Alaska Plane Crash Kills Ex-Sen. Stevens, 4 Others
STEVE INSKEEP, host:
It's MORNING EDITION from NPR News. Im Steve Inskeep.
RENEE MONTAGNE, host:
And Im Renee Montagne.
This morning, we're going to look at the legacy of Alaska's Ted Stevens, who served four decades in the Senate - longer than any other Republican. First though, we'll take a closer look at the plane crash that killed him and four others on Monday night.
There were four people on board who survived, and they spent the night on the side of the mountain waiting to be rescued.
As NPR's Martin Kaste reports, small plane crashes are so common in Alaska, that on Monday night, that crash wasnt the only one.
MARTIN KASTE: Federal accident investigators were dispatched to Alaska yesterday, and by late afternoon, they were providing some of the first details of the site where Stevens' plane crashed. National Transportation Safety Board Chairwoman Deborah Hersman said the nine people on board had taken off from a lodge where they were staying, to fly to a fishing camp.
The aircraft was a float-plane, equipped to land on lakes and rivers. But Hersman says, fifteen minutes into the flight, the plane crashed into a mountainside - so hard that it left a 100-foot gash on the ground. Still, much of the plane actually survived the impact.
Ms. DEBORAH HERSMAN (Chairwoman, National Transportation Safety Board): All four corners of the aircraft were identified: the nose, the tail, and the two wings, and the aircraft was largely intact.
KASTE: And that was fortunate for the four survivors, who included former NASA chief Sean O'Keefe, who's been close to Ted Stevens for a number of years, and O'Keefe's son. A small search party made contact with them that evening, providing first aid, but they weren't able to get off the mountain until National Guard and Coast guard aircraft punched through the weather the next morning.
Even for the pros, flying in Alaska can be a gamble.
Mr. DICK ARMSTRONG (CEO, ACE Hangar and Fuel Company): Well, it's that weather can change and it always does in Alaska.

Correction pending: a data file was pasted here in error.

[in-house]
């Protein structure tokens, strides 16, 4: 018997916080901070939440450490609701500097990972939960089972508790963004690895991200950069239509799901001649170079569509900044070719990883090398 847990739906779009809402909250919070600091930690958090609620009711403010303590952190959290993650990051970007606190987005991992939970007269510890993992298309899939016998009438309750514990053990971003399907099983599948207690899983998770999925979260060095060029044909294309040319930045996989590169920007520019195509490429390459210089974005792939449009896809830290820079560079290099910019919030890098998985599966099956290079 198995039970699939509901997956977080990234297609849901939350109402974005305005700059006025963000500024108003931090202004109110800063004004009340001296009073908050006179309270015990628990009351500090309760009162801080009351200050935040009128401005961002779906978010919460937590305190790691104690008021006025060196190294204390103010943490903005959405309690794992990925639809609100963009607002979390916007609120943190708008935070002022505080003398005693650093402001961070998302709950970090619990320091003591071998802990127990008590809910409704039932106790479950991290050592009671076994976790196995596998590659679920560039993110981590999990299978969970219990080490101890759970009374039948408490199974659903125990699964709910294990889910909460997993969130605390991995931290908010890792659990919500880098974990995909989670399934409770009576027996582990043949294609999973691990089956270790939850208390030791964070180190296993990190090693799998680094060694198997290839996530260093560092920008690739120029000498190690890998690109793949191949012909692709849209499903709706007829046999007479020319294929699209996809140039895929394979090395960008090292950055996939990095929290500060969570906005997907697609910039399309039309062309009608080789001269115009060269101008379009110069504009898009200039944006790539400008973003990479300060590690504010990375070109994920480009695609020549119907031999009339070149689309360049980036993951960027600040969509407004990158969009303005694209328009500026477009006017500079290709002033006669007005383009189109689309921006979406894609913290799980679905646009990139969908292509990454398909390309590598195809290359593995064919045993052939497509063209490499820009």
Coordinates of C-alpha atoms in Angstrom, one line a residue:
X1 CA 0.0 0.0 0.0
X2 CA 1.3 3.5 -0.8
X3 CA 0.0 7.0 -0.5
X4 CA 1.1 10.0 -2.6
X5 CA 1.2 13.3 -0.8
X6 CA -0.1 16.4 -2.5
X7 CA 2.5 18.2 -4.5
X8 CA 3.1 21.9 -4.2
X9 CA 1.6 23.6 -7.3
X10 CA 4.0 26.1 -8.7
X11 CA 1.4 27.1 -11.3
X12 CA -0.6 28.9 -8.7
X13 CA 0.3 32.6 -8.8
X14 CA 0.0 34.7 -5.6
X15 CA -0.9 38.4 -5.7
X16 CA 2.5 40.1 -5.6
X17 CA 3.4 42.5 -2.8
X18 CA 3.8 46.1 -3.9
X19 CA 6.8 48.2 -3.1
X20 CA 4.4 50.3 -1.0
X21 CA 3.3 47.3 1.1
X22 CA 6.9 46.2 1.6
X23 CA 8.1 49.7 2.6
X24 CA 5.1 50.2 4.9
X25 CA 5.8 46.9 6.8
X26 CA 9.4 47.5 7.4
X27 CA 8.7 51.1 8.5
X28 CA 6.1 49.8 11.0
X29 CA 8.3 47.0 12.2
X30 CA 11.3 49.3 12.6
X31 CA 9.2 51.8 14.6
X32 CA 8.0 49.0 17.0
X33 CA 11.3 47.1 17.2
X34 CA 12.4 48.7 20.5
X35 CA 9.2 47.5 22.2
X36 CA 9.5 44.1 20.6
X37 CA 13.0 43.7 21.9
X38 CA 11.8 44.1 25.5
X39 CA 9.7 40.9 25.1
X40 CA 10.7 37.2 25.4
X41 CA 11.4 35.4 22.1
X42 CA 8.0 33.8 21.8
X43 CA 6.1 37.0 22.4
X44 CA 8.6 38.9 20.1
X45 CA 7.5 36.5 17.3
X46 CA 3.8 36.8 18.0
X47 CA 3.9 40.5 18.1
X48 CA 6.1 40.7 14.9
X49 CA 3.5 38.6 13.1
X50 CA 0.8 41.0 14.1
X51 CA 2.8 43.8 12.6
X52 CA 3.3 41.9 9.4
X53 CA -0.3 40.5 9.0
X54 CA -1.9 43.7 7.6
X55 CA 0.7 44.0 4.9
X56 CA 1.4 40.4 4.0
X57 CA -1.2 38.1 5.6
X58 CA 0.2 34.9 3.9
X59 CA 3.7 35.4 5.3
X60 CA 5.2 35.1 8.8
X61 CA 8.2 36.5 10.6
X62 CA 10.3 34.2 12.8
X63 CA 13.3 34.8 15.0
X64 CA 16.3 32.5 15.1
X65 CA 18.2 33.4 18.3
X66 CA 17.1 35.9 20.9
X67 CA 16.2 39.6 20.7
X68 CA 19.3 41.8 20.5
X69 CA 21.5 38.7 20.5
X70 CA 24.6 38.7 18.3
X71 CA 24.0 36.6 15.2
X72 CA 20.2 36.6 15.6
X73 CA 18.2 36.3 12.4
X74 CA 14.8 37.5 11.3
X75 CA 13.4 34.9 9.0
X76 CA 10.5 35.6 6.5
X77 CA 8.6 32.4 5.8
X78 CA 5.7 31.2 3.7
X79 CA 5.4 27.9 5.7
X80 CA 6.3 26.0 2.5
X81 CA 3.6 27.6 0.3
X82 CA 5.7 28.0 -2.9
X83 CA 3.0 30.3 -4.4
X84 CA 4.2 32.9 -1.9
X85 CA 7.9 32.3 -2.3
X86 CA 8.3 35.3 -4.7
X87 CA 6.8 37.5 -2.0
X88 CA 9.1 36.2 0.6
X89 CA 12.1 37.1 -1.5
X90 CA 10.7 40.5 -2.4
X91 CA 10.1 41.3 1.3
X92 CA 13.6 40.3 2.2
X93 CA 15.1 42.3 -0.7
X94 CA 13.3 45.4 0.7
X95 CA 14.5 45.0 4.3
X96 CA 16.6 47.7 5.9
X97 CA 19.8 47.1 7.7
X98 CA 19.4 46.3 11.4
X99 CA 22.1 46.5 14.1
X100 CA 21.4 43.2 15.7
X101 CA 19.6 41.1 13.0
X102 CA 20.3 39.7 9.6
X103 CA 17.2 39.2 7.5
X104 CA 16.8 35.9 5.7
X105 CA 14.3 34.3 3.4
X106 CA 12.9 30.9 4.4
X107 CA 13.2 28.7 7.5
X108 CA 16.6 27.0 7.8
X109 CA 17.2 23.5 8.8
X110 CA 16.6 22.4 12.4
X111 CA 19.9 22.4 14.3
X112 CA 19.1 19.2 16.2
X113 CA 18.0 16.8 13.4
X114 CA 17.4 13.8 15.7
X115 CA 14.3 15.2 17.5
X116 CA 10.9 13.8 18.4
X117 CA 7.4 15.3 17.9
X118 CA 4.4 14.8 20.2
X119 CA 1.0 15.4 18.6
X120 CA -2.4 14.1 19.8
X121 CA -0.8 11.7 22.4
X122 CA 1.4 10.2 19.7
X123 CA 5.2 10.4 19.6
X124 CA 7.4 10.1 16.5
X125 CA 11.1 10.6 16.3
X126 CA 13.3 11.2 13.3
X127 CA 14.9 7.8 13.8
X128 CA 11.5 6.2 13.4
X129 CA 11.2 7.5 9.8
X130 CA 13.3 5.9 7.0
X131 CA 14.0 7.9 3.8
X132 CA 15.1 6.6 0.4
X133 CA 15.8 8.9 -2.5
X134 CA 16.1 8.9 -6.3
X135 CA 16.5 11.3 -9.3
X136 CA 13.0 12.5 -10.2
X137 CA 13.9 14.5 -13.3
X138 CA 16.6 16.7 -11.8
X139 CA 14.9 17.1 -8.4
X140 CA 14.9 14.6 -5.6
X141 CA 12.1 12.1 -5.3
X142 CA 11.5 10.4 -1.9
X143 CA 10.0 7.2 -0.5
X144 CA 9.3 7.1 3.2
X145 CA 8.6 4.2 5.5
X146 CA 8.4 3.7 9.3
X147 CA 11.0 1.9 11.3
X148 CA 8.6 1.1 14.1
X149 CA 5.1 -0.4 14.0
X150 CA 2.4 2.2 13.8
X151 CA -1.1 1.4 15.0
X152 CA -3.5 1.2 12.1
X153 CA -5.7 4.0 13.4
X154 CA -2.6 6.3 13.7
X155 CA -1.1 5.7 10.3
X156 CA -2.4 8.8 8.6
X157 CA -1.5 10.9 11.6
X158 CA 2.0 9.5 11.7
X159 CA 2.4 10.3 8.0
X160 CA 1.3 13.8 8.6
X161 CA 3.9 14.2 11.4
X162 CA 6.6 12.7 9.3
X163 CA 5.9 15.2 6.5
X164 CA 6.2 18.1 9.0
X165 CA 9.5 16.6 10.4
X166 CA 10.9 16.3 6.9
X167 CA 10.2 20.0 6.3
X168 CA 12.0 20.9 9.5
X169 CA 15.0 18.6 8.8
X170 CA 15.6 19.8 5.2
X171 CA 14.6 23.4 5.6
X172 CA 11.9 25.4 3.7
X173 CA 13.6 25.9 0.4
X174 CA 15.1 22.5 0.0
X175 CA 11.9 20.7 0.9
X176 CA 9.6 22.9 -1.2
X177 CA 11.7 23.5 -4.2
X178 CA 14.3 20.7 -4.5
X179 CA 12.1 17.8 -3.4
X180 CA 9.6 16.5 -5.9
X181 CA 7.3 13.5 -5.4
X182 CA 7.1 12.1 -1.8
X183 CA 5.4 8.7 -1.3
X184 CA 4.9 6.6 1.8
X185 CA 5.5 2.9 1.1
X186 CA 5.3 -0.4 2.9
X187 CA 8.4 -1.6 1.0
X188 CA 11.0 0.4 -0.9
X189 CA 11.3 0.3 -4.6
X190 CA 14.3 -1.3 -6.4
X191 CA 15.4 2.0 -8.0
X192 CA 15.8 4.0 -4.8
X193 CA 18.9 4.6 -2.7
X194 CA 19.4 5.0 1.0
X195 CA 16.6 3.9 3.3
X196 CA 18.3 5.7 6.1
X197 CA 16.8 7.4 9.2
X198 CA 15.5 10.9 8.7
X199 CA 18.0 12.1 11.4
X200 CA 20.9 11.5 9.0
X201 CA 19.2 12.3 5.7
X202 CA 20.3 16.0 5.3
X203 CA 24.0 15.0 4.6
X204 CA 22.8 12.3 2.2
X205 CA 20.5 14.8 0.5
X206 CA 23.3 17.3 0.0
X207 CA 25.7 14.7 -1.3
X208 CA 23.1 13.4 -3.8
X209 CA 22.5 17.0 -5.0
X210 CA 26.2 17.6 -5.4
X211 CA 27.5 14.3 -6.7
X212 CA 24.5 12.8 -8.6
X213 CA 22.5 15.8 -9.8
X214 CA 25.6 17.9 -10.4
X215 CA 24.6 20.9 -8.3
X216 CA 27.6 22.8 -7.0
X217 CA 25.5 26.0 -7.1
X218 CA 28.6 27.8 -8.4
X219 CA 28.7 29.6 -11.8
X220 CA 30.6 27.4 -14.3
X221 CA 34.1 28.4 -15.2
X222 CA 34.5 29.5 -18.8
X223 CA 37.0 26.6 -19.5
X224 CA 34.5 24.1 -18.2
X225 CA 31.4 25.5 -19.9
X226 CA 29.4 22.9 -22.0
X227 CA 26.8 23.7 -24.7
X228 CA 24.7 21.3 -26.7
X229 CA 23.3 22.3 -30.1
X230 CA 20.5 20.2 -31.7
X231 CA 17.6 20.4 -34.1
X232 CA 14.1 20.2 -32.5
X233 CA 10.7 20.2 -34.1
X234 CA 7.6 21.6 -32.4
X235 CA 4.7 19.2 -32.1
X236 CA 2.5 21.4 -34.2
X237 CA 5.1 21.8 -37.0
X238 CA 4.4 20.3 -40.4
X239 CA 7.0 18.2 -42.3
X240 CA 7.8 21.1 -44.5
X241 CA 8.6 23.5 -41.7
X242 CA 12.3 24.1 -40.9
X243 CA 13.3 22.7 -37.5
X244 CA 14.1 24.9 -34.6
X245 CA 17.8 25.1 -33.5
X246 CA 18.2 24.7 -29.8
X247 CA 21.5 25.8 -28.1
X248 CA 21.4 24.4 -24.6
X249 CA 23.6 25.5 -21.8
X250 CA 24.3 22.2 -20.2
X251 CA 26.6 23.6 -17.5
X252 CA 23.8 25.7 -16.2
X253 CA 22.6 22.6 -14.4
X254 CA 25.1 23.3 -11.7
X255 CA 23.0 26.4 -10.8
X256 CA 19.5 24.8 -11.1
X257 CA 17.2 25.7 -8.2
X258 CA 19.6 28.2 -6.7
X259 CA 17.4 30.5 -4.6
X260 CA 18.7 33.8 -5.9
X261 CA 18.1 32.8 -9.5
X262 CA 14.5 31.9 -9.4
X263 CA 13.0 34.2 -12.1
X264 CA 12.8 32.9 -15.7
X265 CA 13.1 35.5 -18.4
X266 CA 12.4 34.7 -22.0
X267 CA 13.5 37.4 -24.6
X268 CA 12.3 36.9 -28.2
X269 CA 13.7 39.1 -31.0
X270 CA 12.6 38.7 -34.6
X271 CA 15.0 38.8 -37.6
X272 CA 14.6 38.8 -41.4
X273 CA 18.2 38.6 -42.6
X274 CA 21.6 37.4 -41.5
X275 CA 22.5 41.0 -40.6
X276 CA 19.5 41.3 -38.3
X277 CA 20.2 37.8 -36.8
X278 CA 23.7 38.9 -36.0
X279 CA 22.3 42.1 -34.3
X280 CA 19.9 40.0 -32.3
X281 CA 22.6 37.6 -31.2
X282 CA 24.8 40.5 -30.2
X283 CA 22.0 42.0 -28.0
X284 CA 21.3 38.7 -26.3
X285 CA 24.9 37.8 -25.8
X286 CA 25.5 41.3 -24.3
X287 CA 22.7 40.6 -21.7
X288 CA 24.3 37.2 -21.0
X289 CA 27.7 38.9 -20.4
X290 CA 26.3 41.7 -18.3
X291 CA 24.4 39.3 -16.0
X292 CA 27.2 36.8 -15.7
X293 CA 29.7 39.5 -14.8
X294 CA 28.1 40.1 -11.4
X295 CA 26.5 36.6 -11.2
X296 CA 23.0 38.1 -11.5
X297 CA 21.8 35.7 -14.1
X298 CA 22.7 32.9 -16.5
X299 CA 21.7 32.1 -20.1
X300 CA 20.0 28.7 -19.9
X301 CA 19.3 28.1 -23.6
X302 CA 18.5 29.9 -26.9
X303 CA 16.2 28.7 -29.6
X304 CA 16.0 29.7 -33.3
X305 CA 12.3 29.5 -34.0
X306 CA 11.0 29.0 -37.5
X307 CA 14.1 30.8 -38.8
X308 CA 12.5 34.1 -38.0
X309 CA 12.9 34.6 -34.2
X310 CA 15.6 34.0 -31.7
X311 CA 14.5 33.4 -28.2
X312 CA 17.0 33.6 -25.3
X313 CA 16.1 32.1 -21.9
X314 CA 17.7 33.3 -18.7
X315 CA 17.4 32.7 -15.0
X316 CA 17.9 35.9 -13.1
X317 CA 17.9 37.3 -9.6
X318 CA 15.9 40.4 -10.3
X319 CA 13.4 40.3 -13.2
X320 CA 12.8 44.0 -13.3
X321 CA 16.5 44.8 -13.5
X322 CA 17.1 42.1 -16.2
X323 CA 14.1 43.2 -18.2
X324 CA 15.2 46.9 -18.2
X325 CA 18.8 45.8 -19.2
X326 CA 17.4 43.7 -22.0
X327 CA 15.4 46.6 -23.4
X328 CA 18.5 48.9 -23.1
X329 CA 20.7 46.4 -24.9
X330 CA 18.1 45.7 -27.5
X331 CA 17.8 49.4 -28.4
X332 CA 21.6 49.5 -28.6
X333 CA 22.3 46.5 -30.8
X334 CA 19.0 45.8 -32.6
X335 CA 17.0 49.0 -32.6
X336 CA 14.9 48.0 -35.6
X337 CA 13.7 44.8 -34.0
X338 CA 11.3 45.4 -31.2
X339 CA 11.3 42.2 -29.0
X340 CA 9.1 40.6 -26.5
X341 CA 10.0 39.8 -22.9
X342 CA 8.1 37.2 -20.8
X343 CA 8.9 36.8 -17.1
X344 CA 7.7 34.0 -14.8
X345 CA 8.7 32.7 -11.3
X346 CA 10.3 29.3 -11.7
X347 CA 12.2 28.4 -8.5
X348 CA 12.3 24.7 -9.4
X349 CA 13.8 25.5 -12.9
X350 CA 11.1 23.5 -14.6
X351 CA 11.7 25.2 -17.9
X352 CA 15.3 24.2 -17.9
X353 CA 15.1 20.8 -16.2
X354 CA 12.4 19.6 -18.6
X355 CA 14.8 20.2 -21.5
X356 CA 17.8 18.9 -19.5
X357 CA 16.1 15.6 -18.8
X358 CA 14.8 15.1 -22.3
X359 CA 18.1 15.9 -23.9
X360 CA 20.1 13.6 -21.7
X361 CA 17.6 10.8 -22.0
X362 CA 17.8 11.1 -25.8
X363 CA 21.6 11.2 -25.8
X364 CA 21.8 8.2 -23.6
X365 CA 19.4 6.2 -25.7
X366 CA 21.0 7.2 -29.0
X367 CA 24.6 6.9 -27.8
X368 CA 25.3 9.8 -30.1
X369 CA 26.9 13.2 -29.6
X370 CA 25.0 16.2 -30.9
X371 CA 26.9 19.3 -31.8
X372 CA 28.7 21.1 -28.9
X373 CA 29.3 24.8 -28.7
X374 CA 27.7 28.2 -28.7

Dick Armstrong is an experienced pilot who owns a hanger and aircraft fuel business. He says if you want to get around Alaska, especially to the villages, you have no choice but to fly.
Mr. ARMSTRONG: The airports are gravel, for the most part, and they're unattended - they don't have towers on them. And you can't always get reliable weather in some of these remote places, so you have to go and see what you see and then make your judgments from there.
KASTE: Of course, many Alaskans like flying. Just this past Sunday, a man took out his father's Piper PA-32 to give some visitors from Texas a spin around the Knik Glacier, near Anchorage. The plane ended up crashing on the glacier, and the passengers have been up there on the ice ever since. In fact, some of their rescuers are now stranded there with them, after a National Guard helicopter slid and rolled over on the ice.
Dick Armstrong says glaciers can be tricky.
Mr. ARMSTRONG: One thing that can happen is, and it just doesn't appear to be as steep as it actually is. And if you fly a general aviation airplane with some flightseers and you're, maybe heavy, it's very possible that your airplane cannot climb faster than the glacier will rise, and you'll just plow right into the thing.
KASTE: And just as small planes are part of life in Alaska, small plane crashes are part of its history.
Senator MARK BEGICH (Democrat, Alaska): As someone who lost my dad in a plane crash, it bring back lot of memories, but also...
KASTE: This is Mark Begich, whose father, Congressman Nick Begich, disappeared in a small plane in 1972. Now Mark Begich is a U.S. Senator, he beat Ted Stevens in the 2008 election, and he has a good idea of what Stevens' family is going through now.
Sen. BEGICH: We share our condolences with them, but recognize the incredible history and work that Ted Stevens did to create what we have in this state today.
KASTE: Among the many federal projects that Ted Stevens brought to Alaska was a system of automatic Webcams, positioned at treacherous mountain passes and airports. So now, if a pilot isn't sure he should fly to certain parts of Alaska, he can go online and take a look at the weather there, before he risks it.
Martin Kaste, NPR news.
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